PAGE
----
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The Demise of the Great Refractor

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#26 rwiederrich

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Posted 19 November 2012 - 07:44 PM

Unfortunately large refractors are a thing of the past in professional astronomy. I personally love the look of these classic instruments although they are not very practical to use. Below the image of the 65cm Zeiss refracotr of the National observatory of Japan. It is unused and serves only as backdrop of the museum housed in the dome. :(

There are some special application scopes as the mentioned solar telescope but they are rare these days.

best regards
Chris


Super thing that large refractors are NOT things of the past in amateur astronomy. I also love their look and to me they are very practical in their use. :jump:

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#27 Sky Muse

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Posted 19 November 2012 - 09:53 PM

I suppose it's forgivable, as "Alvin" is the common spelling.

Similarly, I got that all my life, and still do..."Allen" here and "Allen" there, on most occasions when someone took my name for this, that or the other...

Lady: "Sir, what's your name?"
Me: "Alan."

I'd even spell it for them, but to no avail, and yes, I doubted their credibility, too.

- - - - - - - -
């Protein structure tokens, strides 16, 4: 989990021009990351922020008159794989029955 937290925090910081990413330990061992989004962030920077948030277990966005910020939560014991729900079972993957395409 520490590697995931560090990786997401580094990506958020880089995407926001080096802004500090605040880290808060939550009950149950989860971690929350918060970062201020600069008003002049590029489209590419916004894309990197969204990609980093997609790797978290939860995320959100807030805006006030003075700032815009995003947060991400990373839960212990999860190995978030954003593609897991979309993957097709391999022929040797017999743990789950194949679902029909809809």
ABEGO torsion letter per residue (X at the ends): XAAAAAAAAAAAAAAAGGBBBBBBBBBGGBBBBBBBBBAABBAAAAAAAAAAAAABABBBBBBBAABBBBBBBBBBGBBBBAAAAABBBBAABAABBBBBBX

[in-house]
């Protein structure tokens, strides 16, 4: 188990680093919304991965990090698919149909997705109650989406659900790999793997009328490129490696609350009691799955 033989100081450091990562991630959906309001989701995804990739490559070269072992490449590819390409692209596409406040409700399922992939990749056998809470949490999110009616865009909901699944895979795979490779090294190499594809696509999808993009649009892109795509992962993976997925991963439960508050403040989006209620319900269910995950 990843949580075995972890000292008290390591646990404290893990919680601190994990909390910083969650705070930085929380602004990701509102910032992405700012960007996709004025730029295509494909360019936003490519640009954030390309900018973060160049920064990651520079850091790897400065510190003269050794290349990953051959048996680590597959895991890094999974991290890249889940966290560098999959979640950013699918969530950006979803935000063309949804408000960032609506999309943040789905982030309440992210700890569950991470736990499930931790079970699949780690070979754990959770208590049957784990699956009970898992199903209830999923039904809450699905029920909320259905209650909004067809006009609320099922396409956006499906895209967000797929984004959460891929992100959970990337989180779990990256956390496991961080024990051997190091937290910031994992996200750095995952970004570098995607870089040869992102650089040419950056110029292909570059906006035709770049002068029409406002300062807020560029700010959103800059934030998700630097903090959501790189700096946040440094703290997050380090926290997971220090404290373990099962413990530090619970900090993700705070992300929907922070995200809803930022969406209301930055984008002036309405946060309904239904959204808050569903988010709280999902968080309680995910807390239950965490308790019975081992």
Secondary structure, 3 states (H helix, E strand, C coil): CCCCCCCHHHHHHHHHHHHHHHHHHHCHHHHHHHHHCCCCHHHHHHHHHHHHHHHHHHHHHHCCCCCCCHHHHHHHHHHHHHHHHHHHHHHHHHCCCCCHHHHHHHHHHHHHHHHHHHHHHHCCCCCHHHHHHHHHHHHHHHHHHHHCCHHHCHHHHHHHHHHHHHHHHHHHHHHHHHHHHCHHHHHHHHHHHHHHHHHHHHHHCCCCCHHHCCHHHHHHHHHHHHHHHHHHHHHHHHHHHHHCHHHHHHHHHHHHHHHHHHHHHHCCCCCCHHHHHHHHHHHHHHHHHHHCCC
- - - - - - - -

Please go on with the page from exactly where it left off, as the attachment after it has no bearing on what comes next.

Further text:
Cheers,

Alan
 

#28 chboss

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Posted 19 November 2012 - 10:00 PM

Super thing that large refractors are NOT things of the past in amateur astronomy. I also love their look and to me they are very practical in their use. :jump:


I agree, however for objects near the horizon I see some "practical" dificulties with your setup. ;)

best regards
Chris
 

#29 Sky Muse

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Posted 19 November 2012 - 10:13 PM

That's because refractors look like a telescope, the original design, instead of a "cannon", or a howitzer, or as someone else recently suggested...

...a "water heater"...

:rofl2:

...and here I have two "water heaters"...:thinking:

By the way, yours is quintessential.

Regards,

Alan
 

#30 wiseone

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Posted 20 November 2012 - 03:52 AM

It is possible to make an excellent refractor larger than 40 inches! John Wall has made a 30 inch with a singlet objective and corrector lenses downstream of the cross-over point. After having seen John's wonderful design, I was moved to improve on it by using OSLO. John is old school, and used traditional optical design techniques to produce an outstanding telescope. OSLO gives you a design can that can be used up to 40 inches or more. The resultant configuration is hugely better than a traditional doublet, with a tiny weight of optics, and at a much lower cost.
I re-designed the optics for the 28 inch Greenwich refractor to fit inside the existing tube, as the current optics are not in good shape. The conservators put a brake on this, even though externally, there would be no change. :tonofbricks: